Alabama Law Largely Upheld

By James R. Edwards, Jr. on September 29, 2011

A federal judge's ruling that much of Alabama's immigration-related law may stand marks progress in a number of ways. Here's a brief, first-cut take on the victory for Alabama's citizens and defeat for open-borders zealots.

First, the judge in Alabama seems unclear on what's federally pre-empted and what's not. Some of the provisions of this law that the judge continues to block are similar to provisions in Arizona's law that the courts have okayed. Other provisions, while novel, such as verifying lawful residence for school enrollment, are welcome. The principle of "broken windows" policing underlies such laws. This principle involves vigilance at every turn where illegal foreign residents come in contact with government. Alabama understands that such closing of official negligence will determine the effectiveness of these laws. Too bad the judge couldn't grasp the underlying principle, which also undergirds each state's broad police powers.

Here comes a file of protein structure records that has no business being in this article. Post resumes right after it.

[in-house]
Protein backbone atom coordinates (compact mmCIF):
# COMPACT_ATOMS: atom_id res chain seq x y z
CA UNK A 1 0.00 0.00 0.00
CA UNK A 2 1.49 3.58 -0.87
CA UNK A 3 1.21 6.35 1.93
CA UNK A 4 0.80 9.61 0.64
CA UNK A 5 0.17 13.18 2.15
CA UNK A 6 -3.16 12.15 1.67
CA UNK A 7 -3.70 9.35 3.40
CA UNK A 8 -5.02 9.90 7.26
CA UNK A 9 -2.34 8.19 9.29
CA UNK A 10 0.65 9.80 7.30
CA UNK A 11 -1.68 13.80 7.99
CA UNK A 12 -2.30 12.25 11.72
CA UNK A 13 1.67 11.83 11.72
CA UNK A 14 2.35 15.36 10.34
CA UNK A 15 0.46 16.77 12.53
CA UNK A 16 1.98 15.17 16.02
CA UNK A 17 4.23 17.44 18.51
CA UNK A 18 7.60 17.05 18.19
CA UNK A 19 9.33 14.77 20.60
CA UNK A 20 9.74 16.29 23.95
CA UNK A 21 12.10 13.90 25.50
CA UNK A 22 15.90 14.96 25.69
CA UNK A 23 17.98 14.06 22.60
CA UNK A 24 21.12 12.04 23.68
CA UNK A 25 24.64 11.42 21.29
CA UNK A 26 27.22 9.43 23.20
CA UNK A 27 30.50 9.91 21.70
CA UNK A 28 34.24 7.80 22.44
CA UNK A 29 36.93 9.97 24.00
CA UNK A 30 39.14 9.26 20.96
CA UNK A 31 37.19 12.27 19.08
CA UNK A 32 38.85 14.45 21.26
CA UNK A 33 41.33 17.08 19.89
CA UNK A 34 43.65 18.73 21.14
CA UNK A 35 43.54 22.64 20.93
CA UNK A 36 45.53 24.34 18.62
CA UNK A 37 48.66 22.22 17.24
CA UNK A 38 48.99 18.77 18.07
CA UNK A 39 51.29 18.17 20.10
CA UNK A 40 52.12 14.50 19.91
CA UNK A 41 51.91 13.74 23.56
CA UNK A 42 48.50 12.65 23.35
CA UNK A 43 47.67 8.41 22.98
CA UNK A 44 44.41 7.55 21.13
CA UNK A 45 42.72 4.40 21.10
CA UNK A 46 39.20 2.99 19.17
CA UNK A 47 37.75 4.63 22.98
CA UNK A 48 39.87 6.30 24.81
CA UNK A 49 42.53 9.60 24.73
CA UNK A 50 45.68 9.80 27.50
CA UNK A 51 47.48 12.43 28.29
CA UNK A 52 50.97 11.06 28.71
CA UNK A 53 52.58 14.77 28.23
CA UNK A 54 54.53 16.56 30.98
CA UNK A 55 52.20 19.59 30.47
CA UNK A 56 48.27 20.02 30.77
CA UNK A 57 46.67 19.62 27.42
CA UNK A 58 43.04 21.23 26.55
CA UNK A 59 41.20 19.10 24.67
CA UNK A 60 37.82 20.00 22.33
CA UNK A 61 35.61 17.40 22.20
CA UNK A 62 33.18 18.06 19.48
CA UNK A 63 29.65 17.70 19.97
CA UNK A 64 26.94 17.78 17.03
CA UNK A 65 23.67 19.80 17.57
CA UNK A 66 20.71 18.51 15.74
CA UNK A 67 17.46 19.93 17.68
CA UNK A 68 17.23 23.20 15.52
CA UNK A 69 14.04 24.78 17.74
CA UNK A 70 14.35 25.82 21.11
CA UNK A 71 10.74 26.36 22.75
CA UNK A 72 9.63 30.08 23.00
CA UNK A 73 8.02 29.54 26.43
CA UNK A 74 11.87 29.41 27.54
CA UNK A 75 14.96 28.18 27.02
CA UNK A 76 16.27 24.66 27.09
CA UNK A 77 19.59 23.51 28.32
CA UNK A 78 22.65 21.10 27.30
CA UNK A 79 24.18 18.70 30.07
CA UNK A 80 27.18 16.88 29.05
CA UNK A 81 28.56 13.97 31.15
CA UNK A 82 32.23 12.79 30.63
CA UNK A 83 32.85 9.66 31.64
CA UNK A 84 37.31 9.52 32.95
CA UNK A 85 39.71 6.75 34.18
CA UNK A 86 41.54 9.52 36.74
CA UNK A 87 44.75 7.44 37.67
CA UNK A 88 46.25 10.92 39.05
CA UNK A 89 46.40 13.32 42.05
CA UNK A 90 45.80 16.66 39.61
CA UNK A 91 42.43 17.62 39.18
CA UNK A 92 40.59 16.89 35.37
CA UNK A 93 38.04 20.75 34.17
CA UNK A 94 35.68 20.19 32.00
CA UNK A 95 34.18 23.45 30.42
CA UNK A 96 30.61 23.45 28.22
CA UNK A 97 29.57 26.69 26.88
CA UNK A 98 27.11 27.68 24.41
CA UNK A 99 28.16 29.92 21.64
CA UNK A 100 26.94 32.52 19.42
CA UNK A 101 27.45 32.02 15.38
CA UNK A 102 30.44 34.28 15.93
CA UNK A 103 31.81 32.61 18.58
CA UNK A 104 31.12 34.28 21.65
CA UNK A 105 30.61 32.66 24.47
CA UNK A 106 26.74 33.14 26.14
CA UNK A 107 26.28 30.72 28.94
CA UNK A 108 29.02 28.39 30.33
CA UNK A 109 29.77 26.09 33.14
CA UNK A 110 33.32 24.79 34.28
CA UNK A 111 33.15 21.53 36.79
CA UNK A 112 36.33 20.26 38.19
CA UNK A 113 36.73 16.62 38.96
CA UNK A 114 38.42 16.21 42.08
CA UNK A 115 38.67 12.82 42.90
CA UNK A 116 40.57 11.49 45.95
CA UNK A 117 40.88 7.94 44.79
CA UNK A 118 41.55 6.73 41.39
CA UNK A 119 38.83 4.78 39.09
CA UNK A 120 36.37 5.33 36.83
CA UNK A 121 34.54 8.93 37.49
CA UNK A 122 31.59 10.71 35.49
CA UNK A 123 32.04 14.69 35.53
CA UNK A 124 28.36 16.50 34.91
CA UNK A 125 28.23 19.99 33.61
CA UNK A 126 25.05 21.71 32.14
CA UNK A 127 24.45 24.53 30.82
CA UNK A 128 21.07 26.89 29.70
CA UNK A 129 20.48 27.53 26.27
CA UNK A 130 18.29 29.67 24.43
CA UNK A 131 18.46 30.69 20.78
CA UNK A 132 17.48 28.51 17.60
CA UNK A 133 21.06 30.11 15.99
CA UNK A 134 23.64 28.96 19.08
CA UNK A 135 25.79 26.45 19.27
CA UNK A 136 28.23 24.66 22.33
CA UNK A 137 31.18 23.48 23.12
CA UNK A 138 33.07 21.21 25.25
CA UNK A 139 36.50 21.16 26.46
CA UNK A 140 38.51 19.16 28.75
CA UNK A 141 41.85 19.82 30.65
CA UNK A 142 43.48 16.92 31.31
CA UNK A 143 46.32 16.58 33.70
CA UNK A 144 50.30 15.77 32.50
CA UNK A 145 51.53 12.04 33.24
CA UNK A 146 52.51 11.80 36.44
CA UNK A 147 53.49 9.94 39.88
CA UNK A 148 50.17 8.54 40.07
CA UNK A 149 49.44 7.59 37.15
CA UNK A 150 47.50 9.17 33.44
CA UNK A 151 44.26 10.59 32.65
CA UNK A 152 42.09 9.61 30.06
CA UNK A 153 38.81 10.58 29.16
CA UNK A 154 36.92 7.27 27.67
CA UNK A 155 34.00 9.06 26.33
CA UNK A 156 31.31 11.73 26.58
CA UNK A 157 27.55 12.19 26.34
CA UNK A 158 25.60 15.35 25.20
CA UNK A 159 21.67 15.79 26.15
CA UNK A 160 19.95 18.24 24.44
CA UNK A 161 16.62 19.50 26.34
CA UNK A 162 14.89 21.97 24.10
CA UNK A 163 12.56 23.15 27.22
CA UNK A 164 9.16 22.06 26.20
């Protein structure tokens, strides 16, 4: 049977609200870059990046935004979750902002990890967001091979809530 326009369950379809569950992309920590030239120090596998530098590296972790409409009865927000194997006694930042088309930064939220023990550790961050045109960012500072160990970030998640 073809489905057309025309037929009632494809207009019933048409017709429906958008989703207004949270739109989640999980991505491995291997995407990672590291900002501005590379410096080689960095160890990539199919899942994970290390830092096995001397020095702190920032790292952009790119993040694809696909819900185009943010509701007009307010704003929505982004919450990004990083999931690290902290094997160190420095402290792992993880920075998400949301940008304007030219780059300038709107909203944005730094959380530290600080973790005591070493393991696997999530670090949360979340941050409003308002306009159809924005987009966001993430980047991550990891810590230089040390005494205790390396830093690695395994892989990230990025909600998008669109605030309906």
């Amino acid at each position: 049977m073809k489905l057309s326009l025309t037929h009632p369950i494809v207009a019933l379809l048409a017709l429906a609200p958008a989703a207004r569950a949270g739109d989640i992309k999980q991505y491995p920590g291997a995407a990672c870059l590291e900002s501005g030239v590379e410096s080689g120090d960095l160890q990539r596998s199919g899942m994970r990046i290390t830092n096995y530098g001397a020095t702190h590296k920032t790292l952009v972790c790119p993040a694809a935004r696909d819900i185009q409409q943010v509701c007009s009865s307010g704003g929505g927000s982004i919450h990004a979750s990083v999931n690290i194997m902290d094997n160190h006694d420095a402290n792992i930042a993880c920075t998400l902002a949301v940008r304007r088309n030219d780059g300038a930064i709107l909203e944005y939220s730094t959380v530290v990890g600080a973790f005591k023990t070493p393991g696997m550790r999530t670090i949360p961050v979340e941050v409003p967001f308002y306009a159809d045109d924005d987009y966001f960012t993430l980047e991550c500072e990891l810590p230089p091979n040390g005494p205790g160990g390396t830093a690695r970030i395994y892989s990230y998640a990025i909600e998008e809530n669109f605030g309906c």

Second, the court decision comes in a jurisdiction far outside the loopy Ninth Circuit. The latter is where Arizona is located. The Ninth Circuit has the dubious distinction of being the most oft-overturned appellate court in the land. That is, the Supreme Court often steps in with adult supervision. So, getting a favorable ruling in a more normal jurisdiction bodes well for other states and localities suffering the consequences of unchecked immigration.

This decision further helps the legal landscape, generally speaking, for states and localities beating open-borders and leftist warfare by litigation. It improves the prospects of other laws recently enacted in other states withstanding vicious legal attacks. Given recent Supreme Court rulings on related issues, Alabama's chances of coming out ahead on this seem to be pretty good.